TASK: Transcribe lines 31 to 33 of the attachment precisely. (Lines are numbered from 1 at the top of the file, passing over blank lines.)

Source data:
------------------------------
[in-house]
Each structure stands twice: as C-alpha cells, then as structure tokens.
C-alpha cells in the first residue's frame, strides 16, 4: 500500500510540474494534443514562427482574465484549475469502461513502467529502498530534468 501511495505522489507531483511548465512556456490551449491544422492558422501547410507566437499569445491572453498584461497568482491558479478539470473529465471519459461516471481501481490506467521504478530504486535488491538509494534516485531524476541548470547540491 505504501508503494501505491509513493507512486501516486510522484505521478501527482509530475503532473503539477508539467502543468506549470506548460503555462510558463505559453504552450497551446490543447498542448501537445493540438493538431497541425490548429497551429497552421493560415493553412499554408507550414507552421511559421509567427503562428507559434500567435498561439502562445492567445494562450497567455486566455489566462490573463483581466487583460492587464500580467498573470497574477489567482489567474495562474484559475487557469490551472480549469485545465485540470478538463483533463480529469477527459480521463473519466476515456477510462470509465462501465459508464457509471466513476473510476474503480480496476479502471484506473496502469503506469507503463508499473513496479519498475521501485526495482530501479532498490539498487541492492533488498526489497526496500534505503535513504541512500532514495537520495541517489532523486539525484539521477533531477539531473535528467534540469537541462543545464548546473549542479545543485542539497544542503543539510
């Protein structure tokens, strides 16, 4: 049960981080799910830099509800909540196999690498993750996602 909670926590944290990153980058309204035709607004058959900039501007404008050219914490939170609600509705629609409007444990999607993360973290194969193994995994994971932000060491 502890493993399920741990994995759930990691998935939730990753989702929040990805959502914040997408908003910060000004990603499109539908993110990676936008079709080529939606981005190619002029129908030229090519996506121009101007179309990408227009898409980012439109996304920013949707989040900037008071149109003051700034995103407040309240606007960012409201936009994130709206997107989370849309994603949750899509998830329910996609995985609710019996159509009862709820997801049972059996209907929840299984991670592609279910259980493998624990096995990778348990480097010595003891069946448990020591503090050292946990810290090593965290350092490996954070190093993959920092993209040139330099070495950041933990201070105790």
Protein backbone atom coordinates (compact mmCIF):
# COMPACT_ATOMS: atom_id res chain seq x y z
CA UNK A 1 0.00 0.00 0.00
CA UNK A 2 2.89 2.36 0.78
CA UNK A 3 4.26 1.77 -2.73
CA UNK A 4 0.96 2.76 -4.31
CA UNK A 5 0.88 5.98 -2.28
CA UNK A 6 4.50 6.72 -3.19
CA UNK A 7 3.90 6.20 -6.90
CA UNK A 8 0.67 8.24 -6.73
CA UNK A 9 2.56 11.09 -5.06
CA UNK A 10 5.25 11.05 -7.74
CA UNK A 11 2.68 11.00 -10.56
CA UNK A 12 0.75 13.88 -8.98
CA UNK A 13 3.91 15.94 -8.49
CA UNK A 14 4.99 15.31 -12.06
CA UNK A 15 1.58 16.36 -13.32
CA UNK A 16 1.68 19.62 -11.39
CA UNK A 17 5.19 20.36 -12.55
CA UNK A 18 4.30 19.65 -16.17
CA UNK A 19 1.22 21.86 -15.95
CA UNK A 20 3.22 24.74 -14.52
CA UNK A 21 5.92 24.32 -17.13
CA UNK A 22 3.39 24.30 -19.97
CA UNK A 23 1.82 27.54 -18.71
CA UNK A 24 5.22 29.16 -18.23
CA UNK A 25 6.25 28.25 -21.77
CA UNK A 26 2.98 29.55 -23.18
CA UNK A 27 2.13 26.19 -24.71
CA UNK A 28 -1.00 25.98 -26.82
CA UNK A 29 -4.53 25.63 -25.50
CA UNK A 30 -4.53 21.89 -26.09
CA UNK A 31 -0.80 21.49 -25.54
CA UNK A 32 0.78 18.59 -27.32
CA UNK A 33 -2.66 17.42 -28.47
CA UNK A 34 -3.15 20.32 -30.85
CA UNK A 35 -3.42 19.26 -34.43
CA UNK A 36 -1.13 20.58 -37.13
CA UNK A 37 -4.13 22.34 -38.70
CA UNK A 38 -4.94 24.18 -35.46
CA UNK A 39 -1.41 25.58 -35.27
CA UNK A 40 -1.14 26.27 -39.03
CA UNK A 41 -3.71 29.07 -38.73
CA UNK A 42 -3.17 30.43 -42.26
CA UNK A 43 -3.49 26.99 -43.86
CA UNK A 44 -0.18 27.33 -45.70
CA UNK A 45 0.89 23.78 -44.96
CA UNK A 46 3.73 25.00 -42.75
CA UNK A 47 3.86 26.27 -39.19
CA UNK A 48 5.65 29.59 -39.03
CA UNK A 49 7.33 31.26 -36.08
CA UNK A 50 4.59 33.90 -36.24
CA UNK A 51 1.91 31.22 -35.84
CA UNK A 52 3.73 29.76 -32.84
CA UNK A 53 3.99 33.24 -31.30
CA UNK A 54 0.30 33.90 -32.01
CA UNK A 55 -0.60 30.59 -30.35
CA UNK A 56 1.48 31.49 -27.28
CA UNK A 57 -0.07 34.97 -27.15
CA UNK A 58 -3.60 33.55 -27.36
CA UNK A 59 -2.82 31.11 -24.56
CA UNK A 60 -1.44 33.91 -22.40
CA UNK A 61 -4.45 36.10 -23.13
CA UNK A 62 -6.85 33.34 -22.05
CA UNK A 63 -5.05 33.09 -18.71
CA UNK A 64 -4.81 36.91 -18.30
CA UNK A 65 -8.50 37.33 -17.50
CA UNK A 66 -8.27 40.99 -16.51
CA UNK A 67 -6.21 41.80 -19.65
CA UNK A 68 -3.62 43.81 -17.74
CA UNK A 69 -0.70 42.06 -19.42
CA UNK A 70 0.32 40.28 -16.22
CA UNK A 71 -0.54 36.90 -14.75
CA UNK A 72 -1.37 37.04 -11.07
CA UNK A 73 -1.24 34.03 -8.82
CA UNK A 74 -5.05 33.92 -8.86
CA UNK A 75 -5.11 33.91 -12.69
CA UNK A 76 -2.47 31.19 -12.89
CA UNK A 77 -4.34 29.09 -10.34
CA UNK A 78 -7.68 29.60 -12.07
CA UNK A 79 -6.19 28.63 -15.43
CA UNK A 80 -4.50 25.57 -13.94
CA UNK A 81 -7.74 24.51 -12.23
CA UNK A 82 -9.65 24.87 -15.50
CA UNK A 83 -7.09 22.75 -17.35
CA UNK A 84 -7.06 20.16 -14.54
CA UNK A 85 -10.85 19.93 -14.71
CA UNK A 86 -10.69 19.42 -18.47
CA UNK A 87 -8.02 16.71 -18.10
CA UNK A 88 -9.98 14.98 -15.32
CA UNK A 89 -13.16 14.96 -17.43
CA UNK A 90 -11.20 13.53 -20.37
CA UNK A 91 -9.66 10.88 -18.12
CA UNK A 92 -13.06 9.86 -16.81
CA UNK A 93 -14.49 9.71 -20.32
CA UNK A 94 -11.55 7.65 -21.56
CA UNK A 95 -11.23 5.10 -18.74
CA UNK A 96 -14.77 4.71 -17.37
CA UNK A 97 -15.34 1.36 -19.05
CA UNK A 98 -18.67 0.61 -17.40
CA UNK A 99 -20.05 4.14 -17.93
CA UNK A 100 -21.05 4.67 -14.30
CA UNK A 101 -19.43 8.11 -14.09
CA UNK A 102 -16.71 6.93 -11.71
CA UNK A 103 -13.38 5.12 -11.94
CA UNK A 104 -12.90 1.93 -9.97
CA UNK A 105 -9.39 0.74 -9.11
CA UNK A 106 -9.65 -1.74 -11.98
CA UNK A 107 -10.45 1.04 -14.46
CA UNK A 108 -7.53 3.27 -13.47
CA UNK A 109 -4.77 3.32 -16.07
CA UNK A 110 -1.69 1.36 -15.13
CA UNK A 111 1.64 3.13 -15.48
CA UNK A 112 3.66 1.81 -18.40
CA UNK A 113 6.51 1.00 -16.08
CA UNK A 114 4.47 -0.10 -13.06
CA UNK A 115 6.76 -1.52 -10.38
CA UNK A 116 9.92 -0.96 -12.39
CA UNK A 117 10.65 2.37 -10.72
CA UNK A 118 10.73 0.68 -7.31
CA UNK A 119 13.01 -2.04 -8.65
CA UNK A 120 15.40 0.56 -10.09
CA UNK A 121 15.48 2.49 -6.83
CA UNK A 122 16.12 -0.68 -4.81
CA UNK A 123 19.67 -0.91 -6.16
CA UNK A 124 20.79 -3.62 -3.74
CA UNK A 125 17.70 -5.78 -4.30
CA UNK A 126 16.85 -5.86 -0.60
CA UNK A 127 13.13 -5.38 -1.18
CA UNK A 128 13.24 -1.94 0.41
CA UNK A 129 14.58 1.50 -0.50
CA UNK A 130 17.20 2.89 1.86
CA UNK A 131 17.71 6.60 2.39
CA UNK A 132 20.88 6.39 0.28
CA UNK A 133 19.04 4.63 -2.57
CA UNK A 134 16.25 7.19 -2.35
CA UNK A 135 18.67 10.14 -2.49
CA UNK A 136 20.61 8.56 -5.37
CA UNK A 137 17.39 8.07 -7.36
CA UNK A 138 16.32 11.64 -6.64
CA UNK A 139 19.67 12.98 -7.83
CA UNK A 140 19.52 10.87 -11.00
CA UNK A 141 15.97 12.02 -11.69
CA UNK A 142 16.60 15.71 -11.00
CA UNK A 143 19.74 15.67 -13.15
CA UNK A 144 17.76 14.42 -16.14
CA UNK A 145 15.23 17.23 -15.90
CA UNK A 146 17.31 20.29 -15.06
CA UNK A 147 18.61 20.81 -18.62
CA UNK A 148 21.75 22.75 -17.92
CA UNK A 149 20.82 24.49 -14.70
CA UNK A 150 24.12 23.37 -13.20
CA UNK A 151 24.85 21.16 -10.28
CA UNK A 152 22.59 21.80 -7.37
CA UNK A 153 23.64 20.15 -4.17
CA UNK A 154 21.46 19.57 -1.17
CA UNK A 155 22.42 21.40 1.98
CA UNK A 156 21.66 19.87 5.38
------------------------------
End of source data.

CA UNK A 25 6.25 28.25 -21.77
CA UNK A 26 2.98 29.55 -23.18
CA UNK A 27 2.13 26.19 -24.71